Home disguised as hay barn unlawful
A property developer who carried out a "deliberate, elaborate and sustained plan" to outwit planners has finally lost a legal battle over the £500,000 home he built disguised as a hay barn.
The highest court in the land has overturned a Court of Appeal ruling given last year in favour of Alan Beesley on the lawfulness of his two-storey home on protected Green Belt land in Hertfordshire.
Mr Beesley was granted permission in 2001 to build a barn for agricultural use only, but fitted it out as a luxury house complete with three bedrooms - two with en suite bathrooms - a study, living room, a garage and gym.
From the outside, the property, North Brook Meadow, near Potters Bar, Hertfordshire, looks like any other hay barn with a curved roof, no windows, and surrounded by farmyard machinery.
Mr Beesley, 38, and his 35-year-old wife Sarah moved into the completed property in 2002 and applied for a certificate of lawfulness four years later on the basis that the time for enforcement action against the use of the building as a dwelling had expired.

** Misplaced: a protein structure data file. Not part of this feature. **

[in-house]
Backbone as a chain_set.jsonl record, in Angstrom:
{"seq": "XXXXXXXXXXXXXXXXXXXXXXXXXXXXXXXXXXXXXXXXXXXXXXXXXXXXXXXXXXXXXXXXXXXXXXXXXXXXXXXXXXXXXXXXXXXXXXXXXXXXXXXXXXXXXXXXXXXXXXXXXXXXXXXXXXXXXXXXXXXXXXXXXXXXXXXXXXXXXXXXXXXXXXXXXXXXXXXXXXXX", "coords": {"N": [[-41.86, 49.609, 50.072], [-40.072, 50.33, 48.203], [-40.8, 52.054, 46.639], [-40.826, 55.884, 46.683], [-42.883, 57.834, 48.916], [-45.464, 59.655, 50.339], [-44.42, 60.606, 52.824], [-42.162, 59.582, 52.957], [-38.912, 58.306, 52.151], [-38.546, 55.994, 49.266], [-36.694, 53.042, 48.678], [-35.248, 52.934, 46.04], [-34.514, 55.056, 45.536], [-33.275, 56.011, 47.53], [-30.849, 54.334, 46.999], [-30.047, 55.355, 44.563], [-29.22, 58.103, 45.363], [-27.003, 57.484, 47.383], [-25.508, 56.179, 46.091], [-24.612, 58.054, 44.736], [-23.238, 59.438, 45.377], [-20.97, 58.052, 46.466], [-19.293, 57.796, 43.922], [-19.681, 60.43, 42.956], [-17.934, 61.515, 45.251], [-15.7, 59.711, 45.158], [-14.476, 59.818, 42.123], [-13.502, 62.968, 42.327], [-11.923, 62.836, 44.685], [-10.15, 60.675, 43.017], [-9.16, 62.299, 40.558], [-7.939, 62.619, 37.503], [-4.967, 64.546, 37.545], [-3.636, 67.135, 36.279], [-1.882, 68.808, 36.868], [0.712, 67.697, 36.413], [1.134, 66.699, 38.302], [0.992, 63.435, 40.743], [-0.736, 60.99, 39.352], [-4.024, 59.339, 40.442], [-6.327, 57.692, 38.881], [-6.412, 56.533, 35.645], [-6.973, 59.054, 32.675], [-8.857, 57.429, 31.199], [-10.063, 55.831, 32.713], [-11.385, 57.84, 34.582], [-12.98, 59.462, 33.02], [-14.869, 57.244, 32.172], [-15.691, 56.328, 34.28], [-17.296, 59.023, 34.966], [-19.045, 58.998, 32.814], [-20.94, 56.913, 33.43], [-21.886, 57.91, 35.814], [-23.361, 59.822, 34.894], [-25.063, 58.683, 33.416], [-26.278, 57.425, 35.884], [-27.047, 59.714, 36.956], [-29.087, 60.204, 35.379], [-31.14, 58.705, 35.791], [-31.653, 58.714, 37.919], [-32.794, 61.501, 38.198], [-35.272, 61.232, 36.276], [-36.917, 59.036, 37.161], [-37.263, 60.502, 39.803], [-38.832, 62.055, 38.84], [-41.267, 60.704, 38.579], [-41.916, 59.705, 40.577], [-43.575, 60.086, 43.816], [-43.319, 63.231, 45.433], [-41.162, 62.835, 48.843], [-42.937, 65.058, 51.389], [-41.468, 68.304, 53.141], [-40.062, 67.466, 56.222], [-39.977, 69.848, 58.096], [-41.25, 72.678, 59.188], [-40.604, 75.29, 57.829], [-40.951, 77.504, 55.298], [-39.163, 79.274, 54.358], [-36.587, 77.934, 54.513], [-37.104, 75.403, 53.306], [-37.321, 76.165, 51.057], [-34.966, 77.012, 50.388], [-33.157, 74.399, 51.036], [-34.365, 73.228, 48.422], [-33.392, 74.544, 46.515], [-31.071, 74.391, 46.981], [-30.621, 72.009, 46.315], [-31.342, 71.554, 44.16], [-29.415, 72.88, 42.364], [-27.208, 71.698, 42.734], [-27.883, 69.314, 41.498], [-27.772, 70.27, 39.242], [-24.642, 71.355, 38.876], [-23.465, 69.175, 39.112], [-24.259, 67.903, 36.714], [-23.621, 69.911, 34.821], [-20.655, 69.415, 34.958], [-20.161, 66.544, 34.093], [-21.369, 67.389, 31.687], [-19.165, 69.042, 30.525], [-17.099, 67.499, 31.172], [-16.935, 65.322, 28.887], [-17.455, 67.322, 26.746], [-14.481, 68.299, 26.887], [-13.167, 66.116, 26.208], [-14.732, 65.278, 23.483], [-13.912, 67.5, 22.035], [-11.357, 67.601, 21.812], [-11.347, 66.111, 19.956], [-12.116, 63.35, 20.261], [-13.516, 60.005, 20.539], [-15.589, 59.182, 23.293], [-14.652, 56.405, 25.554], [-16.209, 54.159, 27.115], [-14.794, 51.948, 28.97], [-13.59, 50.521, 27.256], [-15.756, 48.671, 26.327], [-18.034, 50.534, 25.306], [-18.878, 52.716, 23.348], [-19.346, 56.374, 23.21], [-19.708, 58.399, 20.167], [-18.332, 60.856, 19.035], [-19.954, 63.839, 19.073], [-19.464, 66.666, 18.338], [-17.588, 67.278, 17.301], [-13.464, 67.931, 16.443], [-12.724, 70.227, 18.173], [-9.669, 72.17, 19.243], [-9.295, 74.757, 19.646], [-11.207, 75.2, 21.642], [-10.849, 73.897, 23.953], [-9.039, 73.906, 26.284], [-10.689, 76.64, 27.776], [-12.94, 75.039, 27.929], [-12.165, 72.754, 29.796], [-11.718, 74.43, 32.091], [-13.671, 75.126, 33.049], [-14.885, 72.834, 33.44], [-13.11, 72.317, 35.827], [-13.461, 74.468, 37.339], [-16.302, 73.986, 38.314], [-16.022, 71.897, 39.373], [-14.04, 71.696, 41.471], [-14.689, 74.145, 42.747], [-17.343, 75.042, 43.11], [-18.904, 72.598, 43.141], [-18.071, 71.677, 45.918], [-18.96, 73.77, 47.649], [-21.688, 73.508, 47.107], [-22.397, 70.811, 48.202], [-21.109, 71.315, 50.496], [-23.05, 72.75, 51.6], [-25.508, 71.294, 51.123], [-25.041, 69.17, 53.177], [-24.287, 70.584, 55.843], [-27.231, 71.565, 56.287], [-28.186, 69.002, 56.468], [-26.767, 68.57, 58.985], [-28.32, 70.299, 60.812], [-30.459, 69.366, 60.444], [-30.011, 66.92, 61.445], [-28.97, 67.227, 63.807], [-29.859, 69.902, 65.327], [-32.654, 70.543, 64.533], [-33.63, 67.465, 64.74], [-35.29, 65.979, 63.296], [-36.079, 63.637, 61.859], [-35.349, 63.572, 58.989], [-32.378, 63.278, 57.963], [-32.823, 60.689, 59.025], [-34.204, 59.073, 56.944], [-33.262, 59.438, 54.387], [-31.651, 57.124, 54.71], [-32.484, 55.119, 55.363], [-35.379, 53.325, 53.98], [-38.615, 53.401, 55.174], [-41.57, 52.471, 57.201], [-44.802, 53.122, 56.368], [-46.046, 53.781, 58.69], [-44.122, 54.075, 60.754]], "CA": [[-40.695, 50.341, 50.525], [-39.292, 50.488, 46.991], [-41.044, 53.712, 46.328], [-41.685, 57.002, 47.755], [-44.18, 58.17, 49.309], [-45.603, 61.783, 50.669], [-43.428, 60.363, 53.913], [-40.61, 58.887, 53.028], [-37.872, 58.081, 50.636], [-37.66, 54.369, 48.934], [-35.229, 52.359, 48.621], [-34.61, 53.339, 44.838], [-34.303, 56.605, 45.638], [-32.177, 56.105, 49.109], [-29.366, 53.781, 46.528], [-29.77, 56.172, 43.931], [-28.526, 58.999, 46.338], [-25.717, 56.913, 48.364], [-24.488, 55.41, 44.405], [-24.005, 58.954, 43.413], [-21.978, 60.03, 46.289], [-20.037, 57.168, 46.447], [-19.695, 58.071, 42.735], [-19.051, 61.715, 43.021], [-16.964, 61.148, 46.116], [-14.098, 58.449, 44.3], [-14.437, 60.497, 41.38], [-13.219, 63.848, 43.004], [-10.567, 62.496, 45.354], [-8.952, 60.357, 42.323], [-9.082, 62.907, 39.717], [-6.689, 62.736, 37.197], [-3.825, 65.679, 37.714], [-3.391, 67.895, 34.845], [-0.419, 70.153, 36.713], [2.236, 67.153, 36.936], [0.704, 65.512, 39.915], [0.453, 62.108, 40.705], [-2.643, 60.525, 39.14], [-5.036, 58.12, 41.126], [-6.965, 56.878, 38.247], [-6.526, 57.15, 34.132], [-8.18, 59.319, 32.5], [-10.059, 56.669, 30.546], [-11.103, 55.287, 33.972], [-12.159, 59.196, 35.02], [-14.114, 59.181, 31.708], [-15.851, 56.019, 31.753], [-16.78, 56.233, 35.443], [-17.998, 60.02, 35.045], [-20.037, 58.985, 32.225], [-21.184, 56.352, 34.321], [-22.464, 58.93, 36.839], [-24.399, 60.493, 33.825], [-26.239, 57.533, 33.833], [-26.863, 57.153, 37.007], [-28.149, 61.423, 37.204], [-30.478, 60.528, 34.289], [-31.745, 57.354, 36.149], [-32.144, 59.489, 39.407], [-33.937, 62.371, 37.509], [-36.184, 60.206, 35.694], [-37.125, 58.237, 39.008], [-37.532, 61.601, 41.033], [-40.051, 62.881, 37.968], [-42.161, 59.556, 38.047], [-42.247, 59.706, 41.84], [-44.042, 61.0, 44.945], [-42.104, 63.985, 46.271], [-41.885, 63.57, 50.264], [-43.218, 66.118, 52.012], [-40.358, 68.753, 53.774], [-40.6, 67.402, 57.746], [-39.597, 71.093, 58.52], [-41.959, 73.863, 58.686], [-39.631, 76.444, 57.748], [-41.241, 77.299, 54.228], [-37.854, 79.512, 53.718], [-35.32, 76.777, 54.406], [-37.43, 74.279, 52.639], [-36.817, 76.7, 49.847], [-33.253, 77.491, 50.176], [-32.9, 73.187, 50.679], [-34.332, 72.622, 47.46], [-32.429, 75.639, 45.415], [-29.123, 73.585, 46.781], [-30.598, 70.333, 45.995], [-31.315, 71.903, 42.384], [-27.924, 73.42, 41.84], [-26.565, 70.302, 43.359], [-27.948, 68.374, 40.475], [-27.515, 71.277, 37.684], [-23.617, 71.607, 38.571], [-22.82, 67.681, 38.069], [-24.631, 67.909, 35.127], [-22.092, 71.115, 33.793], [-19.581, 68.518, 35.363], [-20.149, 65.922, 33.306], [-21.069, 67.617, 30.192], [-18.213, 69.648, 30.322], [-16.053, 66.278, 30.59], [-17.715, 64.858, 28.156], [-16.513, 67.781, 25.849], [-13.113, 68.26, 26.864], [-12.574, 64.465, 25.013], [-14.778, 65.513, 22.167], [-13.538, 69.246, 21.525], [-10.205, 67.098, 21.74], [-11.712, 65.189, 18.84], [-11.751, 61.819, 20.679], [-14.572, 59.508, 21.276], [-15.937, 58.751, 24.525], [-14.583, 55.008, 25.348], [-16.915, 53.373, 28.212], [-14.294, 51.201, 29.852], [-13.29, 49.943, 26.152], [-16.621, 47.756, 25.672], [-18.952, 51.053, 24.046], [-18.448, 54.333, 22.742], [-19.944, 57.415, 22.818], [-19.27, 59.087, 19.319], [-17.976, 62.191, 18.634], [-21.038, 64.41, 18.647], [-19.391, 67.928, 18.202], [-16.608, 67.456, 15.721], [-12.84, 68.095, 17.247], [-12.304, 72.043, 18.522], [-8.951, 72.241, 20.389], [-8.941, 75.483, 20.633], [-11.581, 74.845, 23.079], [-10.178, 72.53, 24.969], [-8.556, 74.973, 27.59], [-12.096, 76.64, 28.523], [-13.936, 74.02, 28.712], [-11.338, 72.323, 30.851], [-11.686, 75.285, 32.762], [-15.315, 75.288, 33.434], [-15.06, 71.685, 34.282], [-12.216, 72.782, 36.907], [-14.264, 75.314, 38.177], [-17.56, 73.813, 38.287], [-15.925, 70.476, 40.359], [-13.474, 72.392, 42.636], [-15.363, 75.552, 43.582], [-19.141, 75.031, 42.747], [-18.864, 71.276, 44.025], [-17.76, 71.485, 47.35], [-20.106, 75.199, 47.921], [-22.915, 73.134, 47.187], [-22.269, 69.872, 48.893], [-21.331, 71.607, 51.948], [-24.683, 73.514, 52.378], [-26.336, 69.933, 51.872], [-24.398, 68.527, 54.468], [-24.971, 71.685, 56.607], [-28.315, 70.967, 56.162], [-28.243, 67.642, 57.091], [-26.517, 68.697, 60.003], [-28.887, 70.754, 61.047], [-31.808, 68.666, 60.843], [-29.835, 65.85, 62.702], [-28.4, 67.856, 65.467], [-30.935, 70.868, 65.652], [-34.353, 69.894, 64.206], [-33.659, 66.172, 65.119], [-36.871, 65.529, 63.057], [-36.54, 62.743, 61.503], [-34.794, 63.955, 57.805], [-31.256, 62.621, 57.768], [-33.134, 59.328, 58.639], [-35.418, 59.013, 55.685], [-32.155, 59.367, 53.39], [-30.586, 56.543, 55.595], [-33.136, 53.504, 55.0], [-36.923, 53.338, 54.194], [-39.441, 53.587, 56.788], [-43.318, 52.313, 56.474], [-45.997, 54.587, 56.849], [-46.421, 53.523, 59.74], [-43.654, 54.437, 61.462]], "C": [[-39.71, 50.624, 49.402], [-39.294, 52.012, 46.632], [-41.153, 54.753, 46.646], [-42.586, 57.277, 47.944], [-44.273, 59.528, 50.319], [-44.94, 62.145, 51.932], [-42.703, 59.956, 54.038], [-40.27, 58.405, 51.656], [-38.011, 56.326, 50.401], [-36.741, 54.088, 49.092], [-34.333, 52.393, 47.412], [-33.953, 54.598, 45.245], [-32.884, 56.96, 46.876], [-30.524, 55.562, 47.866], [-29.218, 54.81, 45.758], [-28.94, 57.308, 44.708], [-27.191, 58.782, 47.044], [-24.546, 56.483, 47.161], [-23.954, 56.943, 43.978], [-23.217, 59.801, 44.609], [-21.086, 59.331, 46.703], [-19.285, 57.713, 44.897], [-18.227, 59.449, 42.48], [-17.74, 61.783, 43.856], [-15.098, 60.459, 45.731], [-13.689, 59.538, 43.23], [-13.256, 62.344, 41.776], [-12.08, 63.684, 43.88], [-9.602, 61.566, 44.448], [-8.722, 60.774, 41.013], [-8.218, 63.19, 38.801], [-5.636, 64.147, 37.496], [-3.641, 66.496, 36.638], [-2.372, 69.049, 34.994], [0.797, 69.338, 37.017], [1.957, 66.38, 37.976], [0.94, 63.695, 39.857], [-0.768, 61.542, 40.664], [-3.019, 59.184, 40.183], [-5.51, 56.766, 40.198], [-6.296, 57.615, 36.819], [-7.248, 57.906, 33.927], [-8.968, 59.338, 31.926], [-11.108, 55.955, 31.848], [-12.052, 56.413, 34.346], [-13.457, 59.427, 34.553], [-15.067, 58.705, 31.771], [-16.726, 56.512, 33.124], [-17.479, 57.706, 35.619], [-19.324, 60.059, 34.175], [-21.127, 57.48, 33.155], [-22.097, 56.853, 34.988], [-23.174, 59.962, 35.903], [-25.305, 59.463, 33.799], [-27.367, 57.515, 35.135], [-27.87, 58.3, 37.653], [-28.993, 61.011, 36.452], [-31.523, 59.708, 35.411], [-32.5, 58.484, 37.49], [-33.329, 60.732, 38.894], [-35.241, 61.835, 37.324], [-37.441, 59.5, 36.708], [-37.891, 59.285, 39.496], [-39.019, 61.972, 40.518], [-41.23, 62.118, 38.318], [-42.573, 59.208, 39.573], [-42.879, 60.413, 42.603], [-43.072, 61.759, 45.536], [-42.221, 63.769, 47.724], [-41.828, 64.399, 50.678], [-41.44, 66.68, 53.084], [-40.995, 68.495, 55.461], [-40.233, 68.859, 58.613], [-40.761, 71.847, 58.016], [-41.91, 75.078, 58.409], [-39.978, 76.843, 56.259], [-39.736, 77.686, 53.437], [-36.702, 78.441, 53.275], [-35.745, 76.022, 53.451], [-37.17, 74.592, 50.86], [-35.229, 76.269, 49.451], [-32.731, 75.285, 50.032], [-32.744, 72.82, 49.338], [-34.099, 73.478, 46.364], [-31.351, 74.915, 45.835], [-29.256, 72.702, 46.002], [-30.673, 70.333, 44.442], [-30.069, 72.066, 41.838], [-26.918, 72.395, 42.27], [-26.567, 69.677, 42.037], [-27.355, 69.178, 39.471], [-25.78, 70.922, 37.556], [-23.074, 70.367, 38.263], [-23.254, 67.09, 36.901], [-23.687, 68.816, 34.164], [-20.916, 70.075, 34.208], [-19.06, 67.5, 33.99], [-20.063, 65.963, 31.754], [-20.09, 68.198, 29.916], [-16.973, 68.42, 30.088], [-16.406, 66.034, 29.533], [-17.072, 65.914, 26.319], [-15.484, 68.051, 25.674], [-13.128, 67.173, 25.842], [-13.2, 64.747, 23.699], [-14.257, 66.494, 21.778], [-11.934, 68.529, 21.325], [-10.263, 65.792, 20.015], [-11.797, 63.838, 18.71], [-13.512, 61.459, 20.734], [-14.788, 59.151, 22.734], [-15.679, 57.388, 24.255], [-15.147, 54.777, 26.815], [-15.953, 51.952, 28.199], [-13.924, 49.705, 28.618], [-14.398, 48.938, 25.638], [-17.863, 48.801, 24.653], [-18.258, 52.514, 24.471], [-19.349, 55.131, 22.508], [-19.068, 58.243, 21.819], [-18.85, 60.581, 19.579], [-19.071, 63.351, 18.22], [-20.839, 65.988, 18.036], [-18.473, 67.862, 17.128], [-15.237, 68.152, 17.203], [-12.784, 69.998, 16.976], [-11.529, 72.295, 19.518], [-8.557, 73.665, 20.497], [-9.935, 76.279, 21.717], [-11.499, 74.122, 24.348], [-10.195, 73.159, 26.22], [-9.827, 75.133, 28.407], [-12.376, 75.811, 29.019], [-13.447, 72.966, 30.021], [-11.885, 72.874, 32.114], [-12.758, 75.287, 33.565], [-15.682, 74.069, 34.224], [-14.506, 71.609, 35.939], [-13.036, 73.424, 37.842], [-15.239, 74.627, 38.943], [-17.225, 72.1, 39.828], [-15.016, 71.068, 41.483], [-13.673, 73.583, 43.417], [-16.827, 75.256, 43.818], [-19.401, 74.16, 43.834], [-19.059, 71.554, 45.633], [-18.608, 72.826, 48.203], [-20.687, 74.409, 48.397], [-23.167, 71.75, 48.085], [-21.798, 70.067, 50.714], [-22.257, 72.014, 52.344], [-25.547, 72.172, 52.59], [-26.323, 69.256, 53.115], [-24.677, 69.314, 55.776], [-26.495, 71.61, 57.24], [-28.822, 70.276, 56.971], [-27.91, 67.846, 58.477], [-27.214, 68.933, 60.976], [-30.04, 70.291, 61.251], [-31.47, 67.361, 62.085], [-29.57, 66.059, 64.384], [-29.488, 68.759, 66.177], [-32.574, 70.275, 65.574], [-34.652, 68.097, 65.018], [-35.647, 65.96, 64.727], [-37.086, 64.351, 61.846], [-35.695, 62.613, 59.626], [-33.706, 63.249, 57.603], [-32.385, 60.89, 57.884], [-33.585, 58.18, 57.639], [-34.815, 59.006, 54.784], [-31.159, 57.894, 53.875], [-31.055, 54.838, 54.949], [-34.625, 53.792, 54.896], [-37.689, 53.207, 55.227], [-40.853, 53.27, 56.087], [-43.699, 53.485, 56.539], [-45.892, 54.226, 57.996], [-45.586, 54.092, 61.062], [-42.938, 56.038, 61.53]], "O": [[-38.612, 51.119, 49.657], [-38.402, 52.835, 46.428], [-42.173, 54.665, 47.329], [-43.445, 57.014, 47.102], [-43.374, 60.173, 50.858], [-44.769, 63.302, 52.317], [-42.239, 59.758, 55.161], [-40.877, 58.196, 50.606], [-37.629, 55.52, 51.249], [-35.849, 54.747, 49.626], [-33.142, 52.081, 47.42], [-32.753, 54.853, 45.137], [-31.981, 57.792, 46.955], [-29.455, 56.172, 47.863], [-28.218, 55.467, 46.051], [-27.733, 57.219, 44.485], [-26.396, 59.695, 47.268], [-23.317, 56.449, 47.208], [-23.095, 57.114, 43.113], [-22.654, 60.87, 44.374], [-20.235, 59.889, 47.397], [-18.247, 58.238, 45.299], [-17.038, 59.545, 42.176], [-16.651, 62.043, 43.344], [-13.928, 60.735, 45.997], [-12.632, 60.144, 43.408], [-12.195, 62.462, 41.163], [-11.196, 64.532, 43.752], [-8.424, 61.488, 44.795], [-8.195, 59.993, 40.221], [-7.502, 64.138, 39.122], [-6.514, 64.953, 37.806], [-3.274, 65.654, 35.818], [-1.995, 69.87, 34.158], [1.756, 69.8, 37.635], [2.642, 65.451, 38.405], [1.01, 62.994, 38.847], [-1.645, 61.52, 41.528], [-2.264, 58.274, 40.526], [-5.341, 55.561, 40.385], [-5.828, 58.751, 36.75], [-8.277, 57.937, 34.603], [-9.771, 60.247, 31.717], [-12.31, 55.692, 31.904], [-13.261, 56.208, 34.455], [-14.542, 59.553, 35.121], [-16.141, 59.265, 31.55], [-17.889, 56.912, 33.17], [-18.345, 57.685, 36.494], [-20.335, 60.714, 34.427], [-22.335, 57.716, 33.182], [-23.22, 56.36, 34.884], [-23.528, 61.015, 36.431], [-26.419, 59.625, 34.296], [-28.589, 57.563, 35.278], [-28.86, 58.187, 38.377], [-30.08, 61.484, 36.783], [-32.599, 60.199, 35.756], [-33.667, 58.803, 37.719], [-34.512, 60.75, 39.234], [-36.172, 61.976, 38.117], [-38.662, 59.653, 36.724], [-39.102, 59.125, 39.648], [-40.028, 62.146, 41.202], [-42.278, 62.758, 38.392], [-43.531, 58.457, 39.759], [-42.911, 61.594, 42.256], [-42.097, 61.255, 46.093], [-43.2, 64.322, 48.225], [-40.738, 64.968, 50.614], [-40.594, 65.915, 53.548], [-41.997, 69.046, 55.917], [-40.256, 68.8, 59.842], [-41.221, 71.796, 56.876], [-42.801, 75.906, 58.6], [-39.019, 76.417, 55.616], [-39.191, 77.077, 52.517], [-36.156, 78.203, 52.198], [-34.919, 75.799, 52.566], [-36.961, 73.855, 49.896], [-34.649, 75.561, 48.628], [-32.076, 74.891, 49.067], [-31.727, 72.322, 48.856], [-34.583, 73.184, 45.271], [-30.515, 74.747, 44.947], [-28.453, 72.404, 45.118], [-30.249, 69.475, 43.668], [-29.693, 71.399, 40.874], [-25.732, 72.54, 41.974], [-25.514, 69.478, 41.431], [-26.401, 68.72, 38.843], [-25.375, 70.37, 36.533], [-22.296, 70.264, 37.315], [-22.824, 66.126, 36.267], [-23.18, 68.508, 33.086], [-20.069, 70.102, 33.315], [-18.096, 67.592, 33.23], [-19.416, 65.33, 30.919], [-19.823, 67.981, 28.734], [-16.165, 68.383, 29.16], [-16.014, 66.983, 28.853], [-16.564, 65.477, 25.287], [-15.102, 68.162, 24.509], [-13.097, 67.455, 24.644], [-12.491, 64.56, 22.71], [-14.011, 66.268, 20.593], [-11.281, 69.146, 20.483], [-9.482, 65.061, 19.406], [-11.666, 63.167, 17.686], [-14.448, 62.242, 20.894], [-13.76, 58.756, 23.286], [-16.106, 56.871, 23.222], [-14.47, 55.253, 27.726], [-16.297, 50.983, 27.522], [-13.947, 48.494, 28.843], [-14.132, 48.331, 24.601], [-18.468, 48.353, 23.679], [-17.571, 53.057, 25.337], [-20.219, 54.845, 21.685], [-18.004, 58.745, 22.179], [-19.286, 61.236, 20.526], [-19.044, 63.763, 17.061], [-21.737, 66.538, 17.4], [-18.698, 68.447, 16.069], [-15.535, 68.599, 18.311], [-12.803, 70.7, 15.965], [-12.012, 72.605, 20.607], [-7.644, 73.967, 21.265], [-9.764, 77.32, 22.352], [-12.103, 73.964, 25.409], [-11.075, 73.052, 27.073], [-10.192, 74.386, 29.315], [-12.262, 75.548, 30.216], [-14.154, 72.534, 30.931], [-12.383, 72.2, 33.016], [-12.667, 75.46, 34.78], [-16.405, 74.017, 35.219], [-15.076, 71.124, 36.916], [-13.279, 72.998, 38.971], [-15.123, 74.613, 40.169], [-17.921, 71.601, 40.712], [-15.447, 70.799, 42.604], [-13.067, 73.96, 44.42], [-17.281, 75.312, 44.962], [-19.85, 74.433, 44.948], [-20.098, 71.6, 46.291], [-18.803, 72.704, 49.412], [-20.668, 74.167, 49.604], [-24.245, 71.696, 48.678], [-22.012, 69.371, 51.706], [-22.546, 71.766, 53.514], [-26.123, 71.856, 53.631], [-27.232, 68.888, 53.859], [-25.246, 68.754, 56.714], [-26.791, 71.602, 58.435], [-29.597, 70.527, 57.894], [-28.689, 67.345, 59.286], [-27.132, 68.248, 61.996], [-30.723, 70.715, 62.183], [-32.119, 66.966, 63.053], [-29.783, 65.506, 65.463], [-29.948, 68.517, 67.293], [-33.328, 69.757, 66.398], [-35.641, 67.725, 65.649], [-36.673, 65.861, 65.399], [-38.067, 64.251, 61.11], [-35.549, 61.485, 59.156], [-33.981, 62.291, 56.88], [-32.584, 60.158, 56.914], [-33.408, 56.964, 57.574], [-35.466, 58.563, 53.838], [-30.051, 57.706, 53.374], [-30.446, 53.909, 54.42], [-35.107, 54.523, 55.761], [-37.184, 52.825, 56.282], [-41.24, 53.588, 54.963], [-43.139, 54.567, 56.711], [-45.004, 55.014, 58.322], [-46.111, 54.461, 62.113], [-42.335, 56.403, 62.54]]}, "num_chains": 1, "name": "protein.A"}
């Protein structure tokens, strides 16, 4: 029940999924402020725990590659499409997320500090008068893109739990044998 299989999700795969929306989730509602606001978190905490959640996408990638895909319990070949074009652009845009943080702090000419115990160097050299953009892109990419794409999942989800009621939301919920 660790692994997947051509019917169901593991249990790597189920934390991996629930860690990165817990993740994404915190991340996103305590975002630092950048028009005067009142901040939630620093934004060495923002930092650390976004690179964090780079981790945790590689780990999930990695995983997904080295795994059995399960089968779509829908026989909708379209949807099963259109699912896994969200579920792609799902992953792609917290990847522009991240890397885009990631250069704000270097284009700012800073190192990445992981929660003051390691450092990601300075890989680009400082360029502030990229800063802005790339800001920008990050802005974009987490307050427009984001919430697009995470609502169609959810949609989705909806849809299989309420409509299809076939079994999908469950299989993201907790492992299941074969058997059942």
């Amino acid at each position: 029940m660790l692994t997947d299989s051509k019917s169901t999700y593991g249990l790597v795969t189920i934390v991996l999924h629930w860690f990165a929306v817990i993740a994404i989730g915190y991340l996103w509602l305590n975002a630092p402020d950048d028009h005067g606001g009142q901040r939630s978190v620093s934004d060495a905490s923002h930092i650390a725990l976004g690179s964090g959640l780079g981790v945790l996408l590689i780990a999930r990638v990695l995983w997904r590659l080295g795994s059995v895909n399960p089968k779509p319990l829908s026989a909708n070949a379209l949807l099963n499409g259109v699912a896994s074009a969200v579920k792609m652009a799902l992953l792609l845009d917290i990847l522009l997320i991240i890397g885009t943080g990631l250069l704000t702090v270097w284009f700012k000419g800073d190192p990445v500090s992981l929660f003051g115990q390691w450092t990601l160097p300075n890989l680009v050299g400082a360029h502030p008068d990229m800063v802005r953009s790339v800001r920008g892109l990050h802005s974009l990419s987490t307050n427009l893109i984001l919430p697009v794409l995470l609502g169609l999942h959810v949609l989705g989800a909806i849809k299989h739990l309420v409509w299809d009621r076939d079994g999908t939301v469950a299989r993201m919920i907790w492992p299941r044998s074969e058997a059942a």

Welwyn Hatfield Borough Council refused but an inspector appointed by the Secretary of State for Communities and Local Government allowed Mr Beesley's appeal in 2008. This was reversed at the High Court the following year.
But the next twist in the legal battle came last year when a panel of three appeal judges ruled immunity from enforcement had been established. The council then appealed to the Supreme Court and the seven justices unanimously ruled in its favour, setting aside the certificate of lawfulness relating to the property.
The justices ruled that there had been no change of use within the section of the Town and Country Planning Act which imposes a four-year time limit for taking enforcement action against breaches of planning control, and that, in any event, Mr Beesley's "dishonest" conduct meant he could not rely on the section.
Lord Brown said: He added: "On any possible view the whole scheme was in the highest degree dishonest and any law-abiding citizen would be not merely shocked by it but astonished to suppose that, once discovered, instead of being enforced against, it would be crowned with success, with Mr Beesley entitled to a certificate of lawful use to prove it.
"Frankly, the dishonesty involved in this case is so far removed from almost anything else that I have ever encountered in this area of the law that it appears to constitute a category all of its own."